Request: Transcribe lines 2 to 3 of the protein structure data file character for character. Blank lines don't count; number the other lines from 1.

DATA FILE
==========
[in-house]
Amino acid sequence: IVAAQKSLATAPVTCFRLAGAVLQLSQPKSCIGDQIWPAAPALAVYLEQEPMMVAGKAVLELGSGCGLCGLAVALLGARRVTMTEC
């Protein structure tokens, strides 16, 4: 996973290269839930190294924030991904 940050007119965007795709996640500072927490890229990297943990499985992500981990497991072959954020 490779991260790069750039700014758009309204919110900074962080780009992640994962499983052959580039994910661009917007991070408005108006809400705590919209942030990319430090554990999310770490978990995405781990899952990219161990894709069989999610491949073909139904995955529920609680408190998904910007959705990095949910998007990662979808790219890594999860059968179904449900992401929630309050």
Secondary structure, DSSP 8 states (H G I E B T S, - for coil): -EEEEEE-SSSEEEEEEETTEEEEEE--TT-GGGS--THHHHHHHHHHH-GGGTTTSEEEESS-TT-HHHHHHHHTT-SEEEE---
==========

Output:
Amino acid sequence: IVAAQKSLATAPVTCFRLAGAVLQLSQPKSCIGDQIWPAAPALAVYLEQEPMMVAGKAVLELGSGCGLCGLAVALLGARRVTMTEC
């Protein structure tokens, strides 16, 4: 996973290269839930190294924030991904 940050007119965007795709996640500072927490890229990297943990499985992500981990497991072959954020 490779991260790069750039700014758009309204919110900074962080780009992640994962499983052959580039994910661009917007991070408005108006809400705590919209942030990319430090554990999310770490978990995405781990899952990219161990894709069989999610491949073909139904995955529920609680408190998904910007959705990095949910998007990662979808790219890594999860059968179904449900992401929630309050």